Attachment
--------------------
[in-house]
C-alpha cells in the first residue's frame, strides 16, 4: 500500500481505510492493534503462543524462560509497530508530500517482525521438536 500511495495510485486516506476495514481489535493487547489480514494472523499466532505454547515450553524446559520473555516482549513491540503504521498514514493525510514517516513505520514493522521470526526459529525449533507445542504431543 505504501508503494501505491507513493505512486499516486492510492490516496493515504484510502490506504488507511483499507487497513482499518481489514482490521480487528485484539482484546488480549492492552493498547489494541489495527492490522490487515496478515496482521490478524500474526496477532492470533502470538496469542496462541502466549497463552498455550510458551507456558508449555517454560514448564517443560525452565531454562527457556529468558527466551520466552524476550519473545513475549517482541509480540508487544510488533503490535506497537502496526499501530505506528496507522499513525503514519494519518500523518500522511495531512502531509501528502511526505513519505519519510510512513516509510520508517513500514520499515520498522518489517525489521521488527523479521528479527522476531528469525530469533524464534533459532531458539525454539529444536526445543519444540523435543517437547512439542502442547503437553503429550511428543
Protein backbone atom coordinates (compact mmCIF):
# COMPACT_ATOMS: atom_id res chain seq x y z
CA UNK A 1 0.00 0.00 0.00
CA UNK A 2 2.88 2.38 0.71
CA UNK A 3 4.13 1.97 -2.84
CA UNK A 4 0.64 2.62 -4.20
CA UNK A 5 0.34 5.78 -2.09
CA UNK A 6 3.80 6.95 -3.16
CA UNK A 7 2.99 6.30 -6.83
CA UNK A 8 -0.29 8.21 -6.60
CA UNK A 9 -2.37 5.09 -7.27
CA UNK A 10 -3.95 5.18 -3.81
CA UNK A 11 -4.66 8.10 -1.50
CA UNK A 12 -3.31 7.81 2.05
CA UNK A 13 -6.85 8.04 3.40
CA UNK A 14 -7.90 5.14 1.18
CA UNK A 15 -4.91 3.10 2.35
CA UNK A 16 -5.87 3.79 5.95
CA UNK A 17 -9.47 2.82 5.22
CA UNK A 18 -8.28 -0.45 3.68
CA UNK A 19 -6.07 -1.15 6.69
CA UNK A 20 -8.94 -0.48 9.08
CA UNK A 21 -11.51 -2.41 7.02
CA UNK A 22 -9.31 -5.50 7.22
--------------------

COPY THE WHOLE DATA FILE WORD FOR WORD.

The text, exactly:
[in-house]
C-alpha cells in the first residue's frame, strides 16, 4: 500500500481505510492493534503462543524462560509497530508530500517482525521438536 500511495495510485486516506476495514481489535493487547489480514494472523499466532505454547515450553524446559520473555516482549513491540503504521498514514493525510514517516513505520514493522521470526526459529525449533507445542504431543 505504501508503494501505491507513493505512486499516486492510492490516496493515504484510502490506504488507511483499507487497513482499518481489514482490521480487528485484539482484546488480549492492552493498547489494541489495527492490522490487515496478515496482521490478524500474526496477532492470533502470538496469542496462541502466549497463552498455550510458551507456558508449555517454560514448564517443560525452565531454562527457556529468558527466551520466552524476550519473545513475549517482541509480540508487544510488533503490535506497537502496526499501530505506528496507522499513525503514519494519518500523518500522511495531512502531509501528502511526505513519505519519510510512513516509510520508517513500514520499515520498522518489517525489521521488527523479521528479527522476531528469525530469533524464534533459532531458539525454539529444536526445543519444540523435543517437547512439542502442547503437553503429550511428543
Protein backbone atom coordinates (compact mmCIF):
# COMPACT_ATOMS: atom_id res chain seq x y z
CA UNK A 1 0.00 0.00 0.00
CA UNK A 2 2.88 2.38 0.71
CA UNK A 3 4.13 1.97 -2.84
CA UNK A 4 0.64 2.62 -4.20
CA UNK A 5 0.34 5.78 -2.09
CA UNK A 6 3.80 6.95 -3.16
CA UNK A 7 2.99 6.30 -6.83
CA UNK A 8 -0.29 8.21 -6.60
CA UNK A 9 -2.37 5.09 -7.27
CA UNK A 10 -3.95 5.18 -3.81
CA UNK A 11 -4.66 8.10 -1.50
CA UNK A 12 -3.31 7.81 2.05
CA UNK A 13 -6.85 8.04 3.40
CA UNK A 14 -7.90 5.14 1.18
CA UNK A 15 -4.91 3.10 2.35
CA UNK A 16 -5.87 3.79 5.95
CA UNK A 17 -9.47 2.82 5.22
CA UNK A 18 -8.28 -0.45 3.68
CA UNK A 19 -6.07 -1.15 6.69
CA UNK A 20 -8.94 -0.48 9.08
CA UNK A 21 -11.51 -2.41 7.02
CA UNK A 22 -9.31 -5.50 7.22